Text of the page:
Digestive Diseases and Sciences

, Volume 56, Issue 10, pp 3005–3013

Application of Near-Infrared Fluorescence Imaging Using a Polymeric Nanoparticle-Based Probe for the Diagnosis and Therapeutic Monitoring of Colon Cancer

  • Soon Man Yoon
  • Seung-Jae Myung
  • In-Wha Kim
  • Eun-Ju Do
  • Byong Duk Ye
  • Ju Hee Ryu
  • Kyeongsoon Park
  • Kwangmeyung Kim
  • Ick Chan Kwon
  • Mi Jung Kim
  • Dae Hyuk Moon
  • Dong-Hoon Yang
  • Kyoung Jo Kim
  • Jeong-Sik Byeon
  • Suk-Kyun Yang
  • Jin-Ho Kim
Original Article

DOI: 10.1007/s10620-011-1685-z

Cite this article as:
Yoon, S.M., Myung, SJ., Kim, IW. et al. Dig Dis Sci (2011) 56: 3005. doi:10.1007/s10620-011-1685-z

Abstract

Background

Early and accurate detection of adenomatous colonic polyps is a major concern in the prevention of colon cancer. Near-infrared fluorescence (NIRF) imaging with optical probes targeting specific peptides enables the noninvasive visualization and characterization of lesions. Matrix metalloproteinases (MMPs) are known to play an important role in tumorigenesis and tumor progression.

Aim

To investigate the effectiveness of NIRF imaging, with a novel MMP-activatable probe based on a polymeric nanoparticle platform, in the colon cancer models.

Methods

We used an azoxymethane (AOM)-induced mouse colon cancer model resembling human sporadic colon cancer and an MMP-positive xenograft tumor model. MMP expression was evaluated by Western blotting, real-time PCR, and immunohistochemical staining. NIRF imaging was performed with a novel MMP-activatable probe, an MMP-inactivatable probe, and saline. In addition, we observed the change of NIRF signal intensity after intratumoral administration of an MMP-inhibitor.

Results

Multiple tumors with various sizes developed in AOM-treated mouse colons, progressing from adenomas to adenocarcinomas, with MMP expression progressively increasing in the normal-adenoma-adenocarcinoma sequence. In mice injected with the MMP-activatable probe, the NIRF signal also increased in this sequence and was highly correlated with MMP expression (p < 0.001). Tumor-background-ratios (TBR) of adenocarcinoma to adjacent normal mucosa by a novel probe were significantly higher than that of adenoma (p < 0.001). In both the AOM and xenograft models, NIRF signals of tumors decreased after treatment with an MMP-inhibitor.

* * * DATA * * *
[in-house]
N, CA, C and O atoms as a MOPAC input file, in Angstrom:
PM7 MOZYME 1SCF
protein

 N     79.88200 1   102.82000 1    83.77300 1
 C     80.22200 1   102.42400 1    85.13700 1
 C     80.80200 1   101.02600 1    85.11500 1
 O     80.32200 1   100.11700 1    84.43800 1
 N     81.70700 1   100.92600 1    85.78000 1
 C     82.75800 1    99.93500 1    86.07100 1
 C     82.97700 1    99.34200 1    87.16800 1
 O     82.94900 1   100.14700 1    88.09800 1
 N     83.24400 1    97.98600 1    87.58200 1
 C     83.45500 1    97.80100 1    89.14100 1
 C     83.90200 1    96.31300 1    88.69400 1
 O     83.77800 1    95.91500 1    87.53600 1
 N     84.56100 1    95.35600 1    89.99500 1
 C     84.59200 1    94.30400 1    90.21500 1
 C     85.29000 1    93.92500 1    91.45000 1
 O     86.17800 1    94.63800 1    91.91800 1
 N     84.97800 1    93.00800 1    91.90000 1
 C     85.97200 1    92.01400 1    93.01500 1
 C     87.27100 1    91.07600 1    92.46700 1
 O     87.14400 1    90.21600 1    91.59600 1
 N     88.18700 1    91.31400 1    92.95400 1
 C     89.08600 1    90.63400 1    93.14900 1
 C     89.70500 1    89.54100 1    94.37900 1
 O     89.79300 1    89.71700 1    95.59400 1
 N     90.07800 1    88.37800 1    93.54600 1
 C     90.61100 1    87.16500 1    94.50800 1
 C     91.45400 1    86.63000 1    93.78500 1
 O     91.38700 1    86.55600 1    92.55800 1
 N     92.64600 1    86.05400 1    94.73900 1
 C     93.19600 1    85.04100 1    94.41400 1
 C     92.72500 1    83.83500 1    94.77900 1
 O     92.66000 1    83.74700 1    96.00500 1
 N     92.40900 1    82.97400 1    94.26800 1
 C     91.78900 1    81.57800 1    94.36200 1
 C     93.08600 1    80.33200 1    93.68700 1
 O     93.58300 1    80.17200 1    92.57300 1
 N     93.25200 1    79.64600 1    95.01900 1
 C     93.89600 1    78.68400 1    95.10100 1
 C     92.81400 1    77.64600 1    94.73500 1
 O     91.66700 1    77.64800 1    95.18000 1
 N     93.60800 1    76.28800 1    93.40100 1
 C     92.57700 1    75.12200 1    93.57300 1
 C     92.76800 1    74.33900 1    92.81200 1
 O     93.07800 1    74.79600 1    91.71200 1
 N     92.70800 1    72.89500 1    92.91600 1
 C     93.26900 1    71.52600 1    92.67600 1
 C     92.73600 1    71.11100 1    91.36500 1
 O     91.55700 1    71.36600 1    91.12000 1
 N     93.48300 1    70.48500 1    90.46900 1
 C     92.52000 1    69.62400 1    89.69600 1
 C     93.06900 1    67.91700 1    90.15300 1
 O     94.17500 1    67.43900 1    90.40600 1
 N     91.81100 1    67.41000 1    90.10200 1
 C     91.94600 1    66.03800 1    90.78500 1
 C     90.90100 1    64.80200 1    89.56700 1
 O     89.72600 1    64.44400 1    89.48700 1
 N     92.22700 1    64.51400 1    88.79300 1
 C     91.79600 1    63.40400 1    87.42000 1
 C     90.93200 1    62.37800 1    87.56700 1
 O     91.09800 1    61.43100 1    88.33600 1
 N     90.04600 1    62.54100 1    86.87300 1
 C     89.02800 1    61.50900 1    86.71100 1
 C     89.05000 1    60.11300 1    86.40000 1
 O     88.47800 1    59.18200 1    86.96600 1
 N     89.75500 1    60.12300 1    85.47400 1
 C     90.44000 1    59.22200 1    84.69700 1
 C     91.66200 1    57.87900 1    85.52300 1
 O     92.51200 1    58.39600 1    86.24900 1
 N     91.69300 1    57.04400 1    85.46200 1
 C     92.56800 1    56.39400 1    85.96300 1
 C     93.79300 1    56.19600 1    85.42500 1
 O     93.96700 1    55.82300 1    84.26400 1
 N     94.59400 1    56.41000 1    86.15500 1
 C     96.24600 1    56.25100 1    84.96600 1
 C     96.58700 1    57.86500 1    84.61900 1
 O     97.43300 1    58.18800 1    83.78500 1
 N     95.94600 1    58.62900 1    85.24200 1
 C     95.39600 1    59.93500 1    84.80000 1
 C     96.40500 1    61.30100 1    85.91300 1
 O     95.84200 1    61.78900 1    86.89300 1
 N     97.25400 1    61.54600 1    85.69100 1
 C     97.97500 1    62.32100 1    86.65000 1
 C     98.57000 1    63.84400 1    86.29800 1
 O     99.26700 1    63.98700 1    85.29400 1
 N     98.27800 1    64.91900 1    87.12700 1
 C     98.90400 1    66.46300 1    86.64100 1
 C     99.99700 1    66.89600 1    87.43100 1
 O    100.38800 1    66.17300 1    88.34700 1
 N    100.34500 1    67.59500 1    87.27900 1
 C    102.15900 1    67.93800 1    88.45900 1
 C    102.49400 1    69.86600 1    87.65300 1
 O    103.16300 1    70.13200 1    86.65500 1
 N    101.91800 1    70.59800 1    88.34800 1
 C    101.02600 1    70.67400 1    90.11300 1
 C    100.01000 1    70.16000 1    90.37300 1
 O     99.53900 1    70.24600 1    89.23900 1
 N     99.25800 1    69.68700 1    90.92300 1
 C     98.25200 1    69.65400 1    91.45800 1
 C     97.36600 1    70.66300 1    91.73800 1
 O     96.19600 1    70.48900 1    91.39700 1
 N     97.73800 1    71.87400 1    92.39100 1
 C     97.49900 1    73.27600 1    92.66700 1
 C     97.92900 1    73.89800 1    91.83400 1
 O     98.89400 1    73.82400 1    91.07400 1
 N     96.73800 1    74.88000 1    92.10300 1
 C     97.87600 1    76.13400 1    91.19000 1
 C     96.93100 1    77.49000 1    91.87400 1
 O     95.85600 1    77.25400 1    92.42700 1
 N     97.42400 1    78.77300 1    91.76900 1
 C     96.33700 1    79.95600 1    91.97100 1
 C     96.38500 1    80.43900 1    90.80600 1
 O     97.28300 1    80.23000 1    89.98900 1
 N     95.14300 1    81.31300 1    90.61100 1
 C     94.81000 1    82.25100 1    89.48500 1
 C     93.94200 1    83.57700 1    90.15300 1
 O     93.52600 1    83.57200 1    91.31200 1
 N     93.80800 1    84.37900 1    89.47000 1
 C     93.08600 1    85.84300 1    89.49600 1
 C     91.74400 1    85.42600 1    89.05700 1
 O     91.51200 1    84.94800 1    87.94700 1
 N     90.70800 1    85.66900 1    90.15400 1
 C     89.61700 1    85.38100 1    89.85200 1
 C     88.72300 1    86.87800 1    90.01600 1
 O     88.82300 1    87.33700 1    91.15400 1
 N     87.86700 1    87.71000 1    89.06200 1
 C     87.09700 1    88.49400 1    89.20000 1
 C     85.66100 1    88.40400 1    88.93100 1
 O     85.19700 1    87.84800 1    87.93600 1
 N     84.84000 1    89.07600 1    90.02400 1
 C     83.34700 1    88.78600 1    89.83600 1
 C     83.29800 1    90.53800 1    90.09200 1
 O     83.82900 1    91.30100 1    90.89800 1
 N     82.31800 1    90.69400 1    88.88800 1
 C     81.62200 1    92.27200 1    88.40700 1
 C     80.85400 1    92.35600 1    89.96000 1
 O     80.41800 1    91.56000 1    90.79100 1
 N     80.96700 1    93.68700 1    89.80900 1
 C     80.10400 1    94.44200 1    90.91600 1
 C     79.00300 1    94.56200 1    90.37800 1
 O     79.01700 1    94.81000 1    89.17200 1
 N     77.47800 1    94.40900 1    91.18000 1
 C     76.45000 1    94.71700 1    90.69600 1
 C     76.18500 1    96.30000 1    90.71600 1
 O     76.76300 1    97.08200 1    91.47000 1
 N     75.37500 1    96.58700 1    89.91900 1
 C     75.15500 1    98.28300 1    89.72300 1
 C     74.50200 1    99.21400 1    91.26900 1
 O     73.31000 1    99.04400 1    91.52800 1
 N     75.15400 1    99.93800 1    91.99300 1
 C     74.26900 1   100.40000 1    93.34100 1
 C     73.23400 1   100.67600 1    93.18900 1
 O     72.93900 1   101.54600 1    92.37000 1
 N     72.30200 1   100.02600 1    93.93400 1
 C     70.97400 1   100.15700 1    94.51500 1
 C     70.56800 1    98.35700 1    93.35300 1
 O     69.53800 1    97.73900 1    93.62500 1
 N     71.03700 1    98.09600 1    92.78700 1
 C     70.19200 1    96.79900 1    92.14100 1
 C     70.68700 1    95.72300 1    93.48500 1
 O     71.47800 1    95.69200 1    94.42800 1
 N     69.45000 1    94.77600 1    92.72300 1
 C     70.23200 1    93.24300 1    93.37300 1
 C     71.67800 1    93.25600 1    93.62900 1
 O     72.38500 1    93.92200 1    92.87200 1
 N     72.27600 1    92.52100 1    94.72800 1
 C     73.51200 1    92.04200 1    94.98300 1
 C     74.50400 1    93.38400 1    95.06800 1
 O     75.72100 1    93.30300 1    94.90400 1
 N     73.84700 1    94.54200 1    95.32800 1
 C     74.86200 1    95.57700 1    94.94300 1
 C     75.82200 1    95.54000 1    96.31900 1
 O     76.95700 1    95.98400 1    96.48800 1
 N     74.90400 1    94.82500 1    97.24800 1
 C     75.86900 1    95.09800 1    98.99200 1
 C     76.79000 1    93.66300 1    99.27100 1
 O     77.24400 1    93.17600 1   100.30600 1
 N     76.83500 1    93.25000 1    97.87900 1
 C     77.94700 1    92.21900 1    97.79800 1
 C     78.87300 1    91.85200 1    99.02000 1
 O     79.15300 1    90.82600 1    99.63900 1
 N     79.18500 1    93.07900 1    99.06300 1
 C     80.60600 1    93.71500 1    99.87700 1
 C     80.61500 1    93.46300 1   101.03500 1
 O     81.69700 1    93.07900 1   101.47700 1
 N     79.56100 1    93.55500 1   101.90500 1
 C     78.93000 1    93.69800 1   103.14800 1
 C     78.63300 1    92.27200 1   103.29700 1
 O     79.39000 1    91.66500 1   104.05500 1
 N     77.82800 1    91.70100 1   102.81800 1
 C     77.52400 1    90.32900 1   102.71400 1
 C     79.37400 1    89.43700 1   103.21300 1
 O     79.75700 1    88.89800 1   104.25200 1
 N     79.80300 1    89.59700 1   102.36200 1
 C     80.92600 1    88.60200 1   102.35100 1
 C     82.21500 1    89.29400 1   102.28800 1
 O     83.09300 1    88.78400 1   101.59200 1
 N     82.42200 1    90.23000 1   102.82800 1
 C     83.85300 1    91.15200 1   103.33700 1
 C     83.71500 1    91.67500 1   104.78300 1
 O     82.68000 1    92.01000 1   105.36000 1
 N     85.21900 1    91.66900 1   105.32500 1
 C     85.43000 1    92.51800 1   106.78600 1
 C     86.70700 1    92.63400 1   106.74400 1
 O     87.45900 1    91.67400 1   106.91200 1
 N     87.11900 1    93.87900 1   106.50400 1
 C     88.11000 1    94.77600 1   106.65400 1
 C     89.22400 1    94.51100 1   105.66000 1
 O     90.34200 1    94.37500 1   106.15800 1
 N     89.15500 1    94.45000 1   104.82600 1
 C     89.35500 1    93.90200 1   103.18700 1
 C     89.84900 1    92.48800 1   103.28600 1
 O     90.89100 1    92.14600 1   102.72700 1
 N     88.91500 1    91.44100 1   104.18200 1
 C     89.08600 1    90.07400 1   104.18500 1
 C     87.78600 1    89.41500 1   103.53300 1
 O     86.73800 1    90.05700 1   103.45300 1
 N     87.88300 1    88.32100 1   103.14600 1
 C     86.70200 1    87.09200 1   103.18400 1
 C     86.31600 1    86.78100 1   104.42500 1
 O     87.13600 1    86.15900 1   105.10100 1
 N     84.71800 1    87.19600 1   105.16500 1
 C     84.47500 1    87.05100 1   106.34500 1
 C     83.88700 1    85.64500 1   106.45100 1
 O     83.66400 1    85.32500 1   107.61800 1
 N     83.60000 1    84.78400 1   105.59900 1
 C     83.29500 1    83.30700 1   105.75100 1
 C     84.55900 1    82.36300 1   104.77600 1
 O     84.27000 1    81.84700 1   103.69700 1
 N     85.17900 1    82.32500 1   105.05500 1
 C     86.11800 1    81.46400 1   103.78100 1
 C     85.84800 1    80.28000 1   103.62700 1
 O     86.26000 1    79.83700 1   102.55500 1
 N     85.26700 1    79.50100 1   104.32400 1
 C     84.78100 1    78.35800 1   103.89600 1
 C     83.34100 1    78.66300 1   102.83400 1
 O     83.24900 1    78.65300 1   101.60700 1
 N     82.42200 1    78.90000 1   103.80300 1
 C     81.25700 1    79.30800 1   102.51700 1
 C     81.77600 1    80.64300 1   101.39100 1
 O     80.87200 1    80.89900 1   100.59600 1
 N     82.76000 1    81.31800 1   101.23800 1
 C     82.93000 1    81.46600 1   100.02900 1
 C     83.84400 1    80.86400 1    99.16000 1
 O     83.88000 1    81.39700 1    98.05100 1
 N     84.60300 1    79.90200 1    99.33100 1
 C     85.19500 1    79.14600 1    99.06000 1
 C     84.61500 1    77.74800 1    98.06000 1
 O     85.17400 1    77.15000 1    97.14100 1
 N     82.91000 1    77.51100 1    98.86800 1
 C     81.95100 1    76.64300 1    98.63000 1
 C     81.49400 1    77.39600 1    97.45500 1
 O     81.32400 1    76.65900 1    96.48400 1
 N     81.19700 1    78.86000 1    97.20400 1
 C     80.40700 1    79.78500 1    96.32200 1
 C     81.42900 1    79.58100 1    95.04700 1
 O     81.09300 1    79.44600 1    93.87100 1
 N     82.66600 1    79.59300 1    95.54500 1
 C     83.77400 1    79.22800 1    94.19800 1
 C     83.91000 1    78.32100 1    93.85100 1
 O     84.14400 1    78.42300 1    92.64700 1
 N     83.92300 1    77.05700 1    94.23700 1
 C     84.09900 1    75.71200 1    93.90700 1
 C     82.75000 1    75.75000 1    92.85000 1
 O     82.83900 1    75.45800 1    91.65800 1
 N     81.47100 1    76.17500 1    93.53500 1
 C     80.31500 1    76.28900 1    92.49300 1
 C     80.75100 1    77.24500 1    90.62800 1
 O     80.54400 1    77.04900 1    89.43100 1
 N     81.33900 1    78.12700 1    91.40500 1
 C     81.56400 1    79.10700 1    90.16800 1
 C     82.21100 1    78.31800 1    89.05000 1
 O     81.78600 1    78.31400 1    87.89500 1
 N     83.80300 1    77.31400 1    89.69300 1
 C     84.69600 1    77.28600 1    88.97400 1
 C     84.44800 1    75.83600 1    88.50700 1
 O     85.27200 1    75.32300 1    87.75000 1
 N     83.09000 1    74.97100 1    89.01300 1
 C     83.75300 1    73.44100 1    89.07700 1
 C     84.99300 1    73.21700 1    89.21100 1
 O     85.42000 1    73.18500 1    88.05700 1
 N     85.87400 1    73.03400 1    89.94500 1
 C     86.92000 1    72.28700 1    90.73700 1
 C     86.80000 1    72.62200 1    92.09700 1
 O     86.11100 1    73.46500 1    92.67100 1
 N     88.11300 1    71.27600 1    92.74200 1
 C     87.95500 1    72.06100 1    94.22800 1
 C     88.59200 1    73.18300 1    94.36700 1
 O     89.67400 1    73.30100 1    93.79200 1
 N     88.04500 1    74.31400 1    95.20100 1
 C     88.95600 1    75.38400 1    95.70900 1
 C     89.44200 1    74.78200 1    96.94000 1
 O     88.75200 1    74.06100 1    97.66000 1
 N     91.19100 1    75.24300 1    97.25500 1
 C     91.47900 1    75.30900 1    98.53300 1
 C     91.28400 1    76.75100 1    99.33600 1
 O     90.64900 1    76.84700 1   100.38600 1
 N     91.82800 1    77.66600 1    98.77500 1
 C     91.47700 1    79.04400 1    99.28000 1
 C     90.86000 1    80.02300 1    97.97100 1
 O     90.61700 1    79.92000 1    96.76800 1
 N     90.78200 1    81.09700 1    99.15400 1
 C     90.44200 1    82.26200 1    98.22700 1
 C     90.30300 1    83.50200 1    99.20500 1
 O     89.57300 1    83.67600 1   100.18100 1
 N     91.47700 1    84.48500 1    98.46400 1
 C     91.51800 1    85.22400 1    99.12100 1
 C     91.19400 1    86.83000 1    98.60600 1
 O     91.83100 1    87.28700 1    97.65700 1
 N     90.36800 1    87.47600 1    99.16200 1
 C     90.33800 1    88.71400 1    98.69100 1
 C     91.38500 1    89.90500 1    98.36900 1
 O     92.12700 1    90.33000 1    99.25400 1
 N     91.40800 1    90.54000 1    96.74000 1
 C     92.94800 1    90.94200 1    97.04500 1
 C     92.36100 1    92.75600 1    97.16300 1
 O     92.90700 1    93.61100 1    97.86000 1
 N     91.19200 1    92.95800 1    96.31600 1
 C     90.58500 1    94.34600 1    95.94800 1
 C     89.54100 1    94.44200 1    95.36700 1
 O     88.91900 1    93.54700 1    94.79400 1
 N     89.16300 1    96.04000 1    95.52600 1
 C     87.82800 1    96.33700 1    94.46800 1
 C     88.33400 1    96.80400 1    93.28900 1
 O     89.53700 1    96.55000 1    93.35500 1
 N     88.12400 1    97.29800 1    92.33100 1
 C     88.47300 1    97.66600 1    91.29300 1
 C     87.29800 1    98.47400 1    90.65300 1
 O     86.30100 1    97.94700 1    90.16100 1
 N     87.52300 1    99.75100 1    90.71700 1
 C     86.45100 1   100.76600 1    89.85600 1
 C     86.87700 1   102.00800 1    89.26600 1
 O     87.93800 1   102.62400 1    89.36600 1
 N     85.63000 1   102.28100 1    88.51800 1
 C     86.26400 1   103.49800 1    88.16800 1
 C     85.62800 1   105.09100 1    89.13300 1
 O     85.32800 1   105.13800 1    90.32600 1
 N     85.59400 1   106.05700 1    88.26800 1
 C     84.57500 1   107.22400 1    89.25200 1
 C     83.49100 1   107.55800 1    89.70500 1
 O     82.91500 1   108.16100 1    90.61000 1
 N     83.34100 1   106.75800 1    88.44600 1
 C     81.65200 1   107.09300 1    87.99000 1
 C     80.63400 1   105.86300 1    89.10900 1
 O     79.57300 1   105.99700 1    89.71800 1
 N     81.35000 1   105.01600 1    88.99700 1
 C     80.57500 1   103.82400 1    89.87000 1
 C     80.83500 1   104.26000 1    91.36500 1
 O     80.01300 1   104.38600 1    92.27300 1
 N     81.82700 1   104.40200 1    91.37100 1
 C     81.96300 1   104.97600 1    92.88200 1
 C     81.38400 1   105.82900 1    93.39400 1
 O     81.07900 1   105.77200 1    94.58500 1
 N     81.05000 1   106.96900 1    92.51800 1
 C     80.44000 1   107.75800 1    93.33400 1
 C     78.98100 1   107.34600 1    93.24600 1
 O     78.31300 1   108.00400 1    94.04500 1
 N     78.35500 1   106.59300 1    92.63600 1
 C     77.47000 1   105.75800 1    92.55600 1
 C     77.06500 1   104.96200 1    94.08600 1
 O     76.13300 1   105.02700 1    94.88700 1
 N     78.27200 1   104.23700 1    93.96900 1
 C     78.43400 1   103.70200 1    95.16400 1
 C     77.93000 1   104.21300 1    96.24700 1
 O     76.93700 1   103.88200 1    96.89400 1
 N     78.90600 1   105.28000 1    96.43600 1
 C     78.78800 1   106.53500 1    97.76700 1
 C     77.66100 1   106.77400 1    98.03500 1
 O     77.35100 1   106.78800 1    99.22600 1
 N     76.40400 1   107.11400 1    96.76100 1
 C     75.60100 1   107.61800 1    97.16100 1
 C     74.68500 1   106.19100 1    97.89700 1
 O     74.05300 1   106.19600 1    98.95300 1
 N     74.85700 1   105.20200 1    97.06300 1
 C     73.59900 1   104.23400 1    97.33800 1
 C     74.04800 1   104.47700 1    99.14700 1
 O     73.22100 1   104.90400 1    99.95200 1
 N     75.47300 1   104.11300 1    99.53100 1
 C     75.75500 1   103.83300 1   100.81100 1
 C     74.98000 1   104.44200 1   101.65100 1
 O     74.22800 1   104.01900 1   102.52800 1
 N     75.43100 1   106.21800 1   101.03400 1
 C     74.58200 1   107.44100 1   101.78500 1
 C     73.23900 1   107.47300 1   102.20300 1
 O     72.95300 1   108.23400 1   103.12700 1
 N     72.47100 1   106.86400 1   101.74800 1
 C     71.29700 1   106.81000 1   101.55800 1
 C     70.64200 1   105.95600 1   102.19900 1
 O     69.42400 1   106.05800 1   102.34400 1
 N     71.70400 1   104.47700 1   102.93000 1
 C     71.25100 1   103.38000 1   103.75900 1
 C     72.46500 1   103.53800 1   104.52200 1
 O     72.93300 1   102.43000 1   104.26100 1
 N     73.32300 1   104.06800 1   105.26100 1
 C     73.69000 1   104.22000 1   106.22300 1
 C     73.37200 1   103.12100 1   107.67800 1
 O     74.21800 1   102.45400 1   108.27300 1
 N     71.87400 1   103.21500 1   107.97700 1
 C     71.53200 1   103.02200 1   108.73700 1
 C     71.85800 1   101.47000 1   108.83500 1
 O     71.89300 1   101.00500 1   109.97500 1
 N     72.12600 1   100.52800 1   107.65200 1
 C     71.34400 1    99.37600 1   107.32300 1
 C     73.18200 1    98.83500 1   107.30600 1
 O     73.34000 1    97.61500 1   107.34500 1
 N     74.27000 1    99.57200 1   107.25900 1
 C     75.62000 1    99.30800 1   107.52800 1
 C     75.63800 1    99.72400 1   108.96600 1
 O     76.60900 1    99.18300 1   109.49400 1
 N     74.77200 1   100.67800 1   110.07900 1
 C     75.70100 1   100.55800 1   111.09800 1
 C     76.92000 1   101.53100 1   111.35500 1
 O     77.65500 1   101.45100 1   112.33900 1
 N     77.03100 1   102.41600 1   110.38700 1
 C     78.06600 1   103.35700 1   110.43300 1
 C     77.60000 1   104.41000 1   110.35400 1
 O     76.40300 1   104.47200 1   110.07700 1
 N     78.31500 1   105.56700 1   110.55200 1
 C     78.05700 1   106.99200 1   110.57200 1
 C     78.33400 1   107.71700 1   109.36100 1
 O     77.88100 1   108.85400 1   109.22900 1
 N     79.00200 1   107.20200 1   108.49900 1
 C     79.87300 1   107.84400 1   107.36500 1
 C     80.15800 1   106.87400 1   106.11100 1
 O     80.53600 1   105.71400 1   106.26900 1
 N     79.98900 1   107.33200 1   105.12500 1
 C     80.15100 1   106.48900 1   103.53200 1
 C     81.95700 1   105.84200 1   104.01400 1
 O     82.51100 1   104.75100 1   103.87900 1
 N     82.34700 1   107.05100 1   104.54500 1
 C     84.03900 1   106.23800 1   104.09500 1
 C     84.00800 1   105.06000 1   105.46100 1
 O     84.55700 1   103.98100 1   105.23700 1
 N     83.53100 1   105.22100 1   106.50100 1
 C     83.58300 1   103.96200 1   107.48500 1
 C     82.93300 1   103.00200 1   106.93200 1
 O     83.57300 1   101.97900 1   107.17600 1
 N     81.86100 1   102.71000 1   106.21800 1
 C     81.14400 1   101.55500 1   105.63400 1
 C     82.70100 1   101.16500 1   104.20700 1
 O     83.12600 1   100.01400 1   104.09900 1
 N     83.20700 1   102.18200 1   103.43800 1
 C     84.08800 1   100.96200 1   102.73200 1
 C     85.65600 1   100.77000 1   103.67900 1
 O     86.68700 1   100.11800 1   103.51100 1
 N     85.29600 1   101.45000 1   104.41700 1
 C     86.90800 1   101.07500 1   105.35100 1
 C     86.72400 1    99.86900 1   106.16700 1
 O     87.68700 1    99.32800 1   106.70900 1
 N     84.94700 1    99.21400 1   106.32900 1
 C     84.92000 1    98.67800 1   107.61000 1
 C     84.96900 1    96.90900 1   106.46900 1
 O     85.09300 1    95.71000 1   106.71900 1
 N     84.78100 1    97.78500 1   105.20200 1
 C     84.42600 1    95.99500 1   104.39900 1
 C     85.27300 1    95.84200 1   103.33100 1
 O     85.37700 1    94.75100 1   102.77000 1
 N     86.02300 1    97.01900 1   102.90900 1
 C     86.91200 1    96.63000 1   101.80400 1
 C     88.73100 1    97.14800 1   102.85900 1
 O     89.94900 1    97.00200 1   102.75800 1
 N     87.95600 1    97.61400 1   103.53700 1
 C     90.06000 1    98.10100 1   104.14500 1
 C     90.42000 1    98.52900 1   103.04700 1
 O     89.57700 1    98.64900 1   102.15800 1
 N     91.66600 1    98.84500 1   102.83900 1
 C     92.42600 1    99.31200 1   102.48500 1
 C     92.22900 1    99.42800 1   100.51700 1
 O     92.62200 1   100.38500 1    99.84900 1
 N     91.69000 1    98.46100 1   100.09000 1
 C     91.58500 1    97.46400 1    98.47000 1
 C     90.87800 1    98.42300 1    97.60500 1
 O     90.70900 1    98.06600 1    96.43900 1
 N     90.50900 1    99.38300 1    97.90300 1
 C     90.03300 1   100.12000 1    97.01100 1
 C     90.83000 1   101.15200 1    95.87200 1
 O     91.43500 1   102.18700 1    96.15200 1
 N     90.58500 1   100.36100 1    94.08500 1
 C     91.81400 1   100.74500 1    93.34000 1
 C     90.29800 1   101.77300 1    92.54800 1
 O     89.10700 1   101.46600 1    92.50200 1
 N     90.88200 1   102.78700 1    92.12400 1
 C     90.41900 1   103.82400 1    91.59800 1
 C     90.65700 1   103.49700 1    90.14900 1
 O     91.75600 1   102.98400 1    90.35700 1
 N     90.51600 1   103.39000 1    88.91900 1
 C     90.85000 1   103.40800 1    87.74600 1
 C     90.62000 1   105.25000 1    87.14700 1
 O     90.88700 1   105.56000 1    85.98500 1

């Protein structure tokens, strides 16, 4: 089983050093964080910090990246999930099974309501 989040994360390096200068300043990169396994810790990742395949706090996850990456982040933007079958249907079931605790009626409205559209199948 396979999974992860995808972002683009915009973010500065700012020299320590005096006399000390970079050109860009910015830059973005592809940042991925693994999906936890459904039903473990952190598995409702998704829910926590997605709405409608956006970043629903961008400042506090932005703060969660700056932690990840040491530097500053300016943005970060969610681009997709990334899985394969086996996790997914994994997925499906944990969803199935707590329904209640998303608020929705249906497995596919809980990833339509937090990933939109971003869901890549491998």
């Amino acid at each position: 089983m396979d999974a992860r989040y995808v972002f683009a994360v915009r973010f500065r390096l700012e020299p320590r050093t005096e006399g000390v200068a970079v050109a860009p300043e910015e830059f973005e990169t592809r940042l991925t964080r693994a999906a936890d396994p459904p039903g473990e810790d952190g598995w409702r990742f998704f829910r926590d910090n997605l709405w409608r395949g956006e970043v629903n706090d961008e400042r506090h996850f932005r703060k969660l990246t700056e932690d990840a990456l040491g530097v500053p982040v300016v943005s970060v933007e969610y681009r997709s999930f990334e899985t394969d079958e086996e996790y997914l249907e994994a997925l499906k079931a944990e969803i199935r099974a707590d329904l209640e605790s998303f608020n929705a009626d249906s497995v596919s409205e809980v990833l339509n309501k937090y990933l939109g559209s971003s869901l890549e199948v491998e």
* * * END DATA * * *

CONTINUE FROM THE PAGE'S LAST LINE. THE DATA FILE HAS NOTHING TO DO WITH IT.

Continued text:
Conclusions

NIRF imaging using a polymeric nanoparticle-based probe may be useful for detecting early stage disease and for assessing treatment response.

Keywords

Colon cancer Near-infrared fluorescence Nanoparticles Matrix metalloproteinases 

Copyright information

© Springer Science+Business Media, LLC 2011

Authors and Affiliations

  • Soon Man Yoon
    • 1
  • Seung-Jae Myung
    • 2
    • 3
  • In-Wha Kim
    • 3
  • Eun-Ju Do
    • 3
  • Byong Duk Ye
    • 2
    • 3
  • Ju Hee Ryu
    • 4
  • Kyeongsoon Park
    • 4
  • Kwangmeyung Kim
    • 4
  • Ick Chan Kwon
    • 4
  • Mi Jung Kim
    • 5
  • Dae Hyuk Moon
    • 3
    • 6
  • Dong-Hoon Yang
    • 2
  • Kyoung Jo Kim
    • 2
  • Jeong-Sik Byeon
    • 2
  • Suk-Kyun Yang
    • 2
  • Jin-Ho Kim
    • 2
  1. 1.Department of Internal MedicineChungbuk National University College of MedicineCheongjuKorea
  2. 2.Department of Internal Medicine, Asan Digestive Disease Research Institute, Asan Medical CenterUniversity of Ulsan College of MedicineSeoulKorea
  3. 3.Molecular Imaging CenterAsan Institute for Life SciencesSeoulKorea
  4. 4.Biomedical Research CenterKorea Institute of Science and TechnologySeoulKorea
  5. 5.Department of Pathology, Asan Medical CenterUniversity of Ulsan College of MedicineSeoulKorea
  6. 6.Department of Nuclear Medicine, Asan Medical CenterUniversity of Ulsan College of MedicineSeoulKorea